Delicious inexpensive “gotouchi gourmet” – local cuisine that can only be enjoyed within a particular region – is increasingly popular in Japan. “Fujinomiya yakisoba” (fried noodles), from Fujinomiya City, Shizuoka, was the catalyst for this trend. This dish is made with al dente noodles, oilcake of pressed lard, and powdered sardines.

    There are so many hot springs in Shizuoka that it has been dubbed the “hot spring kingdom.” Encircled by sea and mountains, Atami onsen is one of Japan’s foremost onsen towns, garnering popularity with its female customers because its waters moisturise and promote beautiful skin. Effective in treating skin problems, the waters are recommended for people with sensitive skin.

    The western part of the prefecture is the area around Hamamatsu City and Hamanako, a lake with a circumference of 141 kilometers is located there. Rich in minerals, because seawater flows into its brackish waters, it is home to a wide variety of fish and is excellent for eel farming. Around the lake, flowers bloom throughout the year and it’s possible to enjoy leisure facilities like Hamamatsu Flower Park there.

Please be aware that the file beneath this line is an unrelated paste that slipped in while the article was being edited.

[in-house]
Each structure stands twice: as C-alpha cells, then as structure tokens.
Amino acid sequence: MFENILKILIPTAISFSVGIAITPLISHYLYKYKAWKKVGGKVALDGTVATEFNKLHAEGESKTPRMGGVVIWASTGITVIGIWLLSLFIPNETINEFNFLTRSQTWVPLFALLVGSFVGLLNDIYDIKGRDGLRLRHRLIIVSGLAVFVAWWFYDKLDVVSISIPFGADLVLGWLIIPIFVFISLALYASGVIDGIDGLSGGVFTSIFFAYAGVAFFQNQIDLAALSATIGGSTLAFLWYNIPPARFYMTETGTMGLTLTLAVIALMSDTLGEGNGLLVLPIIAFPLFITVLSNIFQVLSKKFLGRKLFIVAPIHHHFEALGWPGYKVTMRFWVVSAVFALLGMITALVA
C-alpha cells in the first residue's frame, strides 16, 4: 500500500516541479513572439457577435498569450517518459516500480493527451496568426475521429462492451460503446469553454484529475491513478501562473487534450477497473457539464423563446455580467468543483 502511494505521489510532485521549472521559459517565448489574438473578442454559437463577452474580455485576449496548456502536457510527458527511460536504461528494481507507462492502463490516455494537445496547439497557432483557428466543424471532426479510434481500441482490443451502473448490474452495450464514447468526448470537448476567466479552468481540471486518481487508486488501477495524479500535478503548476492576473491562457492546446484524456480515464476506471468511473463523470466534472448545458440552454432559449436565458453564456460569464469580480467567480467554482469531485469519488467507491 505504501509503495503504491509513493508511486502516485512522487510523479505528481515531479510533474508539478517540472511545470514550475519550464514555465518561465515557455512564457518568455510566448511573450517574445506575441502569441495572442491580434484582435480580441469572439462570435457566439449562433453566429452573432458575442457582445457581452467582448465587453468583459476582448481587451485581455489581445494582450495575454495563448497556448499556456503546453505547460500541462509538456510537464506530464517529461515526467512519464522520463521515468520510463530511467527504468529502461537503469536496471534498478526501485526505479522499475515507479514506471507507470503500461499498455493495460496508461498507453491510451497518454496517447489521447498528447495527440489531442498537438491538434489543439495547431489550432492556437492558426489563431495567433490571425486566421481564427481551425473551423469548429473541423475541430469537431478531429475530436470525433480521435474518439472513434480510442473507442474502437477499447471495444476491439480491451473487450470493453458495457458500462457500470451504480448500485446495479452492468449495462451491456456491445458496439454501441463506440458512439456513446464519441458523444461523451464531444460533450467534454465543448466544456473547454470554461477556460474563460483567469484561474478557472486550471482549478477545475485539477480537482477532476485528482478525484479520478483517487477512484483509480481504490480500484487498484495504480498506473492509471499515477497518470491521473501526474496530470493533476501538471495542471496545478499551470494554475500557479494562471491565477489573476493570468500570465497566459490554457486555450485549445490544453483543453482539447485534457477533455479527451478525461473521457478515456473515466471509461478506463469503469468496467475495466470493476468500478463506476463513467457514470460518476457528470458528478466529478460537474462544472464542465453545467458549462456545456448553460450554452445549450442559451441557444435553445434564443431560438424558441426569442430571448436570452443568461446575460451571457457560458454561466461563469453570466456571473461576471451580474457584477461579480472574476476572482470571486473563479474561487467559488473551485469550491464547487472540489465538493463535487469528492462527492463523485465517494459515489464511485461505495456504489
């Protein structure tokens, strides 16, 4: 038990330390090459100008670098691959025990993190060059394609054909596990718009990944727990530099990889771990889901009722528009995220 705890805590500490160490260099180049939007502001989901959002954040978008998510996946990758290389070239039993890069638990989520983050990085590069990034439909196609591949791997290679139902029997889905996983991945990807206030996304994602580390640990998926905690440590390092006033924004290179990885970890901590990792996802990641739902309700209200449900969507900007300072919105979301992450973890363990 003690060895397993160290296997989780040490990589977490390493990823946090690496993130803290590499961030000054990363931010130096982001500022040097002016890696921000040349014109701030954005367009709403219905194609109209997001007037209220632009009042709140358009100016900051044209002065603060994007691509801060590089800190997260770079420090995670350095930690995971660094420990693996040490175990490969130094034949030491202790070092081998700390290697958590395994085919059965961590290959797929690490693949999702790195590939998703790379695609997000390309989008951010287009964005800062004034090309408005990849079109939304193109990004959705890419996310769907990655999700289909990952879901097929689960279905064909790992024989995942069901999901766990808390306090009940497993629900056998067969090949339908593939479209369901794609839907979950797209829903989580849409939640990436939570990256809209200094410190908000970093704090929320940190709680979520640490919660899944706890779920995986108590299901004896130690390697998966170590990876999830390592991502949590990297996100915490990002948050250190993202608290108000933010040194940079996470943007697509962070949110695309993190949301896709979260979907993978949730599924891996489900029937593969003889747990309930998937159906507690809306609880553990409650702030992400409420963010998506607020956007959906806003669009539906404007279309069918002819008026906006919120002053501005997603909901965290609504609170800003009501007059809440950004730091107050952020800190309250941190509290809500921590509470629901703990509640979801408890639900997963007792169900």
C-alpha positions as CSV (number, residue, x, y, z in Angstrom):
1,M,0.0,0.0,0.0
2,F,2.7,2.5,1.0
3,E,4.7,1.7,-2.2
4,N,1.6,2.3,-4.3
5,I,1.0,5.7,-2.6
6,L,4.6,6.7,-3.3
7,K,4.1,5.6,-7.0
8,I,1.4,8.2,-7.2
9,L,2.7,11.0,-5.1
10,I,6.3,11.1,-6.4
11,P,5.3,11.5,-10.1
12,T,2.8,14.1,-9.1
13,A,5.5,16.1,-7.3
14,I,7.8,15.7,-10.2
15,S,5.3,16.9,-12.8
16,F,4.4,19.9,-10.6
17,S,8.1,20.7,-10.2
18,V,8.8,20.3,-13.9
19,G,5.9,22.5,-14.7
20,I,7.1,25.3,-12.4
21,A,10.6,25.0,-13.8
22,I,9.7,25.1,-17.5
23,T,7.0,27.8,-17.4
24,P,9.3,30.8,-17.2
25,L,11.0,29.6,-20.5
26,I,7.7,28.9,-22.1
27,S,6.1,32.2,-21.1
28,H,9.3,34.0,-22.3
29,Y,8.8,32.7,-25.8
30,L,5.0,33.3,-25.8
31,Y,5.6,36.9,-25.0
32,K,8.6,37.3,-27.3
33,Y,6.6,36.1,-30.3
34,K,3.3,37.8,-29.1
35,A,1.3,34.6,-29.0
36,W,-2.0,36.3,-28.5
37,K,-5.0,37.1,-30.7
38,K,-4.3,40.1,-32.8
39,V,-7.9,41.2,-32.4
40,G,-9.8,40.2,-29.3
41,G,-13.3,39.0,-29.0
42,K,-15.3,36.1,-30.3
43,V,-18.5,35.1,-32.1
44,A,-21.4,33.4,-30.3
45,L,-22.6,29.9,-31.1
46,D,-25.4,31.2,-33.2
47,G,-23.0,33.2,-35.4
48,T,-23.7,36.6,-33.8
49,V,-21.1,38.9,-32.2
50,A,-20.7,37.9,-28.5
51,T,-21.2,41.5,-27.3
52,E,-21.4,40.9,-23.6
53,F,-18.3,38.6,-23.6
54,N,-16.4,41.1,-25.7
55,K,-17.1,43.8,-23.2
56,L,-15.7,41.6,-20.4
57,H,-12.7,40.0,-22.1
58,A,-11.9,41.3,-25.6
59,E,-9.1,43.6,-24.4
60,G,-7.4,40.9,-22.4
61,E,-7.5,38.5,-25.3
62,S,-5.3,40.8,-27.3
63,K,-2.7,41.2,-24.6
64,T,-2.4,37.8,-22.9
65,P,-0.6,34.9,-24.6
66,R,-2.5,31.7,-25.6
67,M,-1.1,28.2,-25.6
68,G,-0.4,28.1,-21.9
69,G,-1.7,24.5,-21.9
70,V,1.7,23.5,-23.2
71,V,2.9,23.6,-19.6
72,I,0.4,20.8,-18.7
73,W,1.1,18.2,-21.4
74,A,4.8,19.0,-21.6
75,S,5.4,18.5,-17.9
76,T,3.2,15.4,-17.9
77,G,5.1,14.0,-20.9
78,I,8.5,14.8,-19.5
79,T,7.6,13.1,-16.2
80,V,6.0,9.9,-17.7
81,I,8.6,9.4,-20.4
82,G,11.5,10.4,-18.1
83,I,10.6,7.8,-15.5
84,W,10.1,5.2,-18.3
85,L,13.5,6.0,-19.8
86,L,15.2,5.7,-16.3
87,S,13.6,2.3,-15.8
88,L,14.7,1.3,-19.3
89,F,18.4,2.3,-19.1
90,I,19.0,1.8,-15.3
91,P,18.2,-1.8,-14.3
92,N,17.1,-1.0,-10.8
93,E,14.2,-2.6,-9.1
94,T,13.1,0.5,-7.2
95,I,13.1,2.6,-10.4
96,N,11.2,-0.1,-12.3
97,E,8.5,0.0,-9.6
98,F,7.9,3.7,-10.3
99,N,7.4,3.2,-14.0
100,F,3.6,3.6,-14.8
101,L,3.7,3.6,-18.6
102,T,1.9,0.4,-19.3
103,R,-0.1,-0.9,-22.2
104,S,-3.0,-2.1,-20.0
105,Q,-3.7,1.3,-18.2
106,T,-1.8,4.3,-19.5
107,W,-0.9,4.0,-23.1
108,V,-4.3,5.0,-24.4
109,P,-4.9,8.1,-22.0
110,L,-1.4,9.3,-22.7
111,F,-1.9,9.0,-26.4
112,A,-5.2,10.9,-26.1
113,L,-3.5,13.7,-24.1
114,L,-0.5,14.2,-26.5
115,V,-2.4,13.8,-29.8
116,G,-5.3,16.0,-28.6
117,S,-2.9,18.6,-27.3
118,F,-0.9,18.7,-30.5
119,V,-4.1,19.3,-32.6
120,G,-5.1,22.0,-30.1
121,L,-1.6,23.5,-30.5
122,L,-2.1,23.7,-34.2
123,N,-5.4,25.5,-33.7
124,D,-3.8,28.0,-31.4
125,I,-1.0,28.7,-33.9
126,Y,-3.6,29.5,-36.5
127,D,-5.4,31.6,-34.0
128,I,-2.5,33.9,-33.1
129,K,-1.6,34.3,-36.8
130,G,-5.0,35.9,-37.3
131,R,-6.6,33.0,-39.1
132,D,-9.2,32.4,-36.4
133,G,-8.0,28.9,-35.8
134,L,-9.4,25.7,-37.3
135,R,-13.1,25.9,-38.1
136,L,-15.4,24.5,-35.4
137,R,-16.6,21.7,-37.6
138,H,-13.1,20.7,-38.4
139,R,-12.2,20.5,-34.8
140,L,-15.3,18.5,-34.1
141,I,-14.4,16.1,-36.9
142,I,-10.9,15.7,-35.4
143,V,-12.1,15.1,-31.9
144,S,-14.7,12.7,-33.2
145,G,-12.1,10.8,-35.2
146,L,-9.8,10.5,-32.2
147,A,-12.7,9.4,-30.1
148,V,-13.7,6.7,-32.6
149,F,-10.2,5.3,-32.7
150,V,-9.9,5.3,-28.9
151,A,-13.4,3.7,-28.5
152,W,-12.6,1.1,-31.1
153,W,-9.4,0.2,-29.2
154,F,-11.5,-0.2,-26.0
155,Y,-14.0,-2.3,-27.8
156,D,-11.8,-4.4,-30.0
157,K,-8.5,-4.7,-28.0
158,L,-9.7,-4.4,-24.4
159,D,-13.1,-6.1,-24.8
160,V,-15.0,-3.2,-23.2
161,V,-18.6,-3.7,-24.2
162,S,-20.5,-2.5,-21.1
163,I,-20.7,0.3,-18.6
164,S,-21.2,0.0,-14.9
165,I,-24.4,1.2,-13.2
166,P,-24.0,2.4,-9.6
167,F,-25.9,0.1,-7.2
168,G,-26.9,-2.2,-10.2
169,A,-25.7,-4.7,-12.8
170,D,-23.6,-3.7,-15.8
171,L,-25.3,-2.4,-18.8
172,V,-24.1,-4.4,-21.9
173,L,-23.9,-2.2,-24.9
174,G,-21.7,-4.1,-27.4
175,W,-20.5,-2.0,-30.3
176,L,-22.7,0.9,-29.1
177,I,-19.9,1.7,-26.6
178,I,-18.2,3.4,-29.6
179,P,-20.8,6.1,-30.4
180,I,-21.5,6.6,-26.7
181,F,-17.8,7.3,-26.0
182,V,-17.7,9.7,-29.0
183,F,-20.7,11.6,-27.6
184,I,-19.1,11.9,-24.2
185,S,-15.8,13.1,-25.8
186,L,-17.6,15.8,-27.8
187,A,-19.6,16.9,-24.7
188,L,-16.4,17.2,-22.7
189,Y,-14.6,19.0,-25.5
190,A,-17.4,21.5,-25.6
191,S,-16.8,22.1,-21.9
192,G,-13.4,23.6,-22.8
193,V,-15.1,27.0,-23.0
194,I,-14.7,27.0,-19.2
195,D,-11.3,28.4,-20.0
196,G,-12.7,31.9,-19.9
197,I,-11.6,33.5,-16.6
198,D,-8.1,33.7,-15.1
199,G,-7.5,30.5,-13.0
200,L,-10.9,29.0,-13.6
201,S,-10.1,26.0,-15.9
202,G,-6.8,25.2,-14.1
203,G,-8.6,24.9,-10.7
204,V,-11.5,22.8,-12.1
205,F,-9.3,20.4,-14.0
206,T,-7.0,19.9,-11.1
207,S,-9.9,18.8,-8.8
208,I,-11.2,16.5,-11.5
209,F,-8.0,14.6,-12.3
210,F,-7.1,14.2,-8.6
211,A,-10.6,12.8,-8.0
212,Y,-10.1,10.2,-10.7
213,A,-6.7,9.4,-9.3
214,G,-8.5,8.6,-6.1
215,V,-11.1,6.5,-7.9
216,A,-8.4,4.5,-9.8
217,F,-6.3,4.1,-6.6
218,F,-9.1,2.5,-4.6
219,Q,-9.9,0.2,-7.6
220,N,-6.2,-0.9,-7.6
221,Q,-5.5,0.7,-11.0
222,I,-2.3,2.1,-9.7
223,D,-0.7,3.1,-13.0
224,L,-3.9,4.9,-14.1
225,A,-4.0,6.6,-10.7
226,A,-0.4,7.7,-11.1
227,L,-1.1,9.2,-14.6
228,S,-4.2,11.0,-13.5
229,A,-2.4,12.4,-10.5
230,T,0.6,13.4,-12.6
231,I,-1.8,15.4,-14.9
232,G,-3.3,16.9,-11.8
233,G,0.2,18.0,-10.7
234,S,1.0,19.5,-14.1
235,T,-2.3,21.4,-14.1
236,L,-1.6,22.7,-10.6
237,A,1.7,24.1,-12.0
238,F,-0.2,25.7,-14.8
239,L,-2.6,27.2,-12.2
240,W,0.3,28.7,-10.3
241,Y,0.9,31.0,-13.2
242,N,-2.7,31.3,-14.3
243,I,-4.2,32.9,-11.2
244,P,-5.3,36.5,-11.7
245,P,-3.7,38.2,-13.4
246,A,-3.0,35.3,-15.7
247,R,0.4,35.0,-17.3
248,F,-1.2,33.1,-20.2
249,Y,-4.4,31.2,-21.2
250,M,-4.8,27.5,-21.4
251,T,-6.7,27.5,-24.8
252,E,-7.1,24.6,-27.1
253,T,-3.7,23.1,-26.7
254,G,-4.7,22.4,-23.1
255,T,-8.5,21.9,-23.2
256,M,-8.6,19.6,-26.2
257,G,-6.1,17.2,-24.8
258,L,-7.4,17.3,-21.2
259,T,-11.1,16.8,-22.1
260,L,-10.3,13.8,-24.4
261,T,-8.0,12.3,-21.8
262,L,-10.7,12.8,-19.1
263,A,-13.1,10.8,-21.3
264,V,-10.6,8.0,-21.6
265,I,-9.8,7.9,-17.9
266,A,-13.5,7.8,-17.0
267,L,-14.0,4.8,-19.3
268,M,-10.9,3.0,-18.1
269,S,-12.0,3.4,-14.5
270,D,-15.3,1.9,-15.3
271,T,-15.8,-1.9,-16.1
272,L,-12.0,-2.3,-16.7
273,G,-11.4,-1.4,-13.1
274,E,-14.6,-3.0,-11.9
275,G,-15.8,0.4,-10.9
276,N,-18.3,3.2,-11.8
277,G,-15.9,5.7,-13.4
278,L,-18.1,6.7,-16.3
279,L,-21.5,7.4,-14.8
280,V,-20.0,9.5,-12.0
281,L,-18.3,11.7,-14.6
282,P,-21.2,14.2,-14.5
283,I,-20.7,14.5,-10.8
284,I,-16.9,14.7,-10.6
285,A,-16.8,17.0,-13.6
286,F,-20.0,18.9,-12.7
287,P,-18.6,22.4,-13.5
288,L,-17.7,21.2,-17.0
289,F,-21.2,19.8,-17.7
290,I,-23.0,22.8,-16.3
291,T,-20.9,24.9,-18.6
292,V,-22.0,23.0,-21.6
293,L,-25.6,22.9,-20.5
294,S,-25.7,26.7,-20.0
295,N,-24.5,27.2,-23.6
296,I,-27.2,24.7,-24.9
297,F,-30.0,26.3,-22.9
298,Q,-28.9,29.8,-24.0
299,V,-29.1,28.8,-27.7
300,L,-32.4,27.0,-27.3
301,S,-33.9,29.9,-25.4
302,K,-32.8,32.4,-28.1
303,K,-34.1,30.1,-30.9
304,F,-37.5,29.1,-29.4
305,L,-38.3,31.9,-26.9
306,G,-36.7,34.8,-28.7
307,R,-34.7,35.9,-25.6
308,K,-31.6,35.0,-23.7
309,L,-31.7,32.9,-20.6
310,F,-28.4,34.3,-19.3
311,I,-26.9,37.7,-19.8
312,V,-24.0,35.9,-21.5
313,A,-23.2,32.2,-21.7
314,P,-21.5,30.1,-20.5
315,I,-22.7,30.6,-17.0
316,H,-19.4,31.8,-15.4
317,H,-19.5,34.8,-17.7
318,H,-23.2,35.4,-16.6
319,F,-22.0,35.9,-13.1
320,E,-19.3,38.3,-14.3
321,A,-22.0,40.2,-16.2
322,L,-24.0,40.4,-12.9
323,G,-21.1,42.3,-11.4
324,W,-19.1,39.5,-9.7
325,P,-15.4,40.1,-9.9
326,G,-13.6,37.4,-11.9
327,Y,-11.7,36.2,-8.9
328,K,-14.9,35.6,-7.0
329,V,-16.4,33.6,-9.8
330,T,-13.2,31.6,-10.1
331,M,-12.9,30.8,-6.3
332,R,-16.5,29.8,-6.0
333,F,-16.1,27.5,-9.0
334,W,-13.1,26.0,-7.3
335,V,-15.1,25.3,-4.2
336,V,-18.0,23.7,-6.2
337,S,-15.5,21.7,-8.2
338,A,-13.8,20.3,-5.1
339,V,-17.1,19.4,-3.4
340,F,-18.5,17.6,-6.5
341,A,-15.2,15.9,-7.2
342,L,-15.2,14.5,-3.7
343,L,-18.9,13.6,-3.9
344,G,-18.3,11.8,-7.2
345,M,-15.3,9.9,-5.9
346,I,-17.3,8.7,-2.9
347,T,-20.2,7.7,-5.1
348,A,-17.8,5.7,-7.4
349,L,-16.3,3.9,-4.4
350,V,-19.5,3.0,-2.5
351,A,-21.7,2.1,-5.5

Hamanako / Hamamatsu Museum of Musical Instruments


    Because Yamaha, the global musical instrument manufacturer has its head office in Hamamatsu City, music has flourished in this town. Many music fans visit the Hamamatsu Museum of Musical Instruments because it is one of the largest museums in Orient. These instruments include rare musical instruments native to particular regions and even instruments that have been used by well-known composers. From its collection of over 3,000 musical instruments, approximately 1,300 pieces are on display. In the “experience room,” visitors can try playing various musical instruments.

    To get to eastern Shizuoka, from JR Tokyo station it takes approximately 45 minutes by Shinkansen to JR Atami station and to JR Mishima station 53 minutes. To get to central Shizuoka, it takes approximately one hour and ten minutes to JR Shin-fuji station or one hour and 30 minutes to JR Shizuoka station. To get to western Shizuoka, it takes one hour and 45 minutes to JR Kakegawa station, or two hours to JR Hamamatsu station. It takes about three to six hours by bus departing from nearby Tokyo station.

    Photos courtesy by Shizuoka Prefectural Tourism Association

    Text: OMORI Saori